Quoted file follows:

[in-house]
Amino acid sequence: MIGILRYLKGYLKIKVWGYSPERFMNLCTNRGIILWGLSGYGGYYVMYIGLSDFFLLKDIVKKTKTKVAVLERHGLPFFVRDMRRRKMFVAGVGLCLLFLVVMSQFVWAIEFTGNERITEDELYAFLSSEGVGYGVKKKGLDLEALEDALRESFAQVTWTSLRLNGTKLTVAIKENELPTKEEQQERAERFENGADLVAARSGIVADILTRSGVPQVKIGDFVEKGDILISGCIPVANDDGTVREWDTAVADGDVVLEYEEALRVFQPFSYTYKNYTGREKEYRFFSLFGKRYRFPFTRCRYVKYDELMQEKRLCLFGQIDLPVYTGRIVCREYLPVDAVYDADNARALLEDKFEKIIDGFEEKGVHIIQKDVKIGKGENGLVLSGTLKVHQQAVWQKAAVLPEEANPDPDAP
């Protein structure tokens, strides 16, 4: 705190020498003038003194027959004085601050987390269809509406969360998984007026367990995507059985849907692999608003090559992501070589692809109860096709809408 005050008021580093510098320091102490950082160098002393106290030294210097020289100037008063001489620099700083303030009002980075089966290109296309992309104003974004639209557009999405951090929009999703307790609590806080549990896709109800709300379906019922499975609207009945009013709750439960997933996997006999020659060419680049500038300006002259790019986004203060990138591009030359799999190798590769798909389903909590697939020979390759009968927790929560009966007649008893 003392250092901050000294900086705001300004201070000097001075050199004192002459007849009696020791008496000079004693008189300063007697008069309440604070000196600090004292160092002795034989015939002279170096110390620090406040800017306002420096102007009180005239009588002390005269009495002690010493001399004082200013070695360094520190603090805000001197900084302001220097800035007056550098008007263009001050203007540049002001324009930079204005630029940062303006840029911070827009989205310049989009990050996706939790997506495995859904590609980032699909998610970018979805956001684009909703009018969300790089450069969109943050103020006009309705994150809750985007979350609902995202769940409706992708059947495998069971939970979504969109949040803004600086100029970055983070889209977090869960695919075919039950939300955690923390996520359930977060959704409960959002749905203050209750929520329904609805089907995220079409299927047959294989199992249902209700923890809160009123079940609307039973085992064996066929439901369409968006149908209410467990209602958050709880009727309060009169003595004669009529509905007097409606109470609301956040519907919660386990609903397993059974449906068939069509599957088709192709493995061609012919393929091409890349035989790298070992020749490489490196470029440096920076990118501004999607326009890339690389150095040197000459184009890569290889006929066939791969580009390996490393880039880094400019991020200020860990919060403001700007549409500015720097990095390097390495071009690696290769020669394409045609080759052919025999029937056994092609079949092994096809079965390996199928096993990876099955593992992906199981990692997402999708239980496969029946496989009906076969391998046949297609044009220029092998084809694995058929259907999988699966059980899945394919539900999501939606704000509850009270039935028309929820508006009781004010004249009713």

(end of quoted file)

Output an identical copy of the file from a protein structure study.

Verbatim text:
[in-house]
Amino acid sequence: MIGILRYLKGYLKIKVWGYSPERFMNLCTNRGIILWGLSGYGGYYVMYIGLSDFFLLKDIVKKTKTKVAVLERHGLPFFVRDMRRRKMFVAGVGLCLLFLVVMSQFVWAIEFTGNERITEDELYAFLSSEGVGYGVKKKGLDLEALEDALRESFAQVTWTSLRLNGTKLTVAIKENELPTKEEQQERAERFENGADLVAARSGIVADILTRSGVPQVKIGDFVEKGDILISGCIPVANDDGTVREWDTAVADGDVVLEYEEALRVFQPFSYTYKNYTGREKEYRFFSLFGKRYRFPFTRCRYVKYDELMQEKRLCLFGQIDLPVYTGRIVCREYLPVDAVYDADNARALLEDKFEKIIDGFEEKGVHIIQKDVKIGKGENGLVLSGTLKVHQQAVWQKAAVLPEEANPDPDAP
């Protein structure tokens, strides 16, 4: 705190020498003038003194027959004085601050987390269809509406969360998984007026367990995507059985849907692999608003090559992501070589692809109860096709809408 005050008021580093510098320091102490950082160098002393106290030294210097020289100037008063001489620099700083303030009002980075089966290109296309992309104003974004639209557009999405951090929009999703307790609590806080549990896709109800709300379906019922499975609207009945009013709750439960997933996997006999020659060419680049500038300006002259790019986004203060990138591009030359799999190798590769798909389903909590697939020979390759009968927790929560009966007649008893 003392250092901050000294900086705001300004201070000097001075050199004192002459007849009696020791008496000079004693008189300063007697008069309440604070000196600090004292160092002795034989015939002279170096110390620090406040800017306002420096102007009180005239009588002390005269009495002690010493001399004082200013070695360094520190603090805000001197900084302001220097800035007056550098008007263009001050203007540049002001324009930079204005630029940062303006840029911070827009989205310049989009990050996706939790997506495995859904590609980032699909998610970018979805956001684009909703009018969300790089450069969109943050103020006009309705994150809750985007979350609902995202769940409706992708059947495998069971939970979504969109949040803004600086100029970055983070889209977090869960695919075919039950939300955690923390996520359930977060959704409960959002749905203050209750929520329904609805089907995220079409299927047959294989199992249902209700923890809160009123079940609307039973085992064996066929439901369409968006149908209410467990209602958050709880009727309060009169003595004669009529509905007097409606109470609301956040519907919660386990609903397993059974449906068939069509599957088709192709493995061609012919393929091409890349035989790298070992020749490489490196470029440096920076990118501004999607326009890339690389150095040197000459184009890569290889006929066939791969580009390996490393880039880094400019991020200020860990919060403001700007549409500015720097990095390097390495071009690696290769020669394409045609080759052919025999029937056994092609079949092994096809079965390996199928096993990876099955593992992906199981990692997402999708239980496969029946496989009906076969391998046949297609044009220029092998084809694995058929259907999988699966059980899945394919539900999501939606704000509850009270039935028309929820508006009781004010004249009713």